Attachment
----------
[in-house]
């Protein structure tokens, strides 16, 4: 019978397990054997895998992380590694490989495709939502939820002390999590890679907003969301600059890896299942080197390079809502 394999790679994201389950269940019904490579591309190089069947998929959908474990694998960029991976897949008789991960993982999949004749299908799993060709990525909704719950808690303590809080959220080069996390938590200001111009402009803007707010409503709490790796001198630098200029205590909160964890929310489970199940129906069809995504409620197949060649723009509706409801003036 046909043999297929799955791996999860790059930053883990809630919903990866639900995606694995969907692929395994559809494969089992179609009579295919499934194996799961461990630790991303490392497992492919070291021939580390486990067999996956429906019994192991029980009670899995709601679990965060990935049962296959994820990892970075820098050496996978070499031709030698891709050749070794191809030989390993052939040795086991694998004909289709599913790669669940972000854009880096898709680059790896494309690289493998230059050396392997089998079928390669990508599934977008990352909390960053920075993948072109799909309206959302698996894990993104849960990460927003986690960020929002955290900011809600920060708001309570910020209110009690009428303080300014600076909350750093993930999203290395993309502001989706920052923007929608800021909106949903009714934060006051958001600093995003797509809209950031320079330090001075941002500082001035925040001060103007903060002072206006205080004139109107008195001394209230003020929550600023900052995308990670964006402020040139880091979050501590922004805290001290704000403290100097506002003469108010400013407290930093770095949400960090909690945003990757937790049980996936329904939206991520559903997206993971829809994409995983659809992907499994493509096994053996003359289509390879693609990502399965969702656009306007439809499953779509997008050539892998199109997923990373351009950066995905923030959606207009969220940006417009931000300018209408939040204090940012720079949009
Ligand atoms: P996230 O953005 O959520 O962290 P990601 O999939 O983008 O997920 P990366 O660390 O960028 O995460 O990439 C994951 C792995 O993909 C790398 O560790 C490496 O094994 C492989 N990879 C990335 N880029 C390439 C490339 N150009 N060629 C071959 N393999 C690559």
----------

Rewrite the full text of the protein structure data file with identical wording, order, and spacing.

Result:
[in-house]
């Protein structure tokens, strides 16, 4: 019978397990054997895998992380590694490989495709939502939820002390999590890679907003969301600059890896299942080197390079809502 394999790679994201389950269940019904490579591309190089069947998929959908474990694998960029991976897949008789991960993982999949004749299908799993060709990525909704719950808690303590809080959220080069996390938590200001111009402009803007707010409503709490790796001198630098200029205590909160964890929310489970199940129906069809995504409620197949060649723009509706409801003036 046909043999297929799955791996999860790059930053883990809630919903990866639900995606694995969907692929395994559809494969089992179609009579295919499934194996799961461990630790991303490392497992492919070291021939580390486990067999996956429906019994192991029980009670899995709601679990965060990935049962296959994820990892970075820098050496996978070499031709030698891709050749070794191809030989390993052939040795086991694998004909289709599913790669669940972000854009880096898709680059790896494309690289493998230059050396392997089998079928390669990508599934977008990352909390960053920075993948072109799909309206959302698996894990993104849960990460927003986690960020929002955290900011809600920060708001309570910020209110009690009428303080300014600076909350750093993930999203290395993309502001989706920052923007929608800021909106949903009714934060006051958001600093995003797509809209950031320079330090001075941002500082001035925040001060103007903060002072206006205080004139109107008195001394209230003020929550600023900052995308990670964006402020040139880091979050501590922004805290001290704000403290100097506002003469108010400013407290930093770095949400960090909690945003990757937790049980996936329904939206991520559903997206993971829809994409995983659809992907499994493509096994053996003359289509390879693609990502399965969702656009306007439809499953779509997008050539892998199109997923990373351009950066995905923030959606207009969220940006417009931000300018209408939040204090940012720079949009
Ligand atoms: P996230 O953005 O959520 O962290 P990601 O999939 O983008 O997920 P990366 O660390 O960028 O995460 O990439 C994951 C792995 O993909 C790398 O560790 C490496 O094994 C492989 N990879 C990335 N880029 C390439 C490339 N150009 N060629 C071959 N393999 C690559």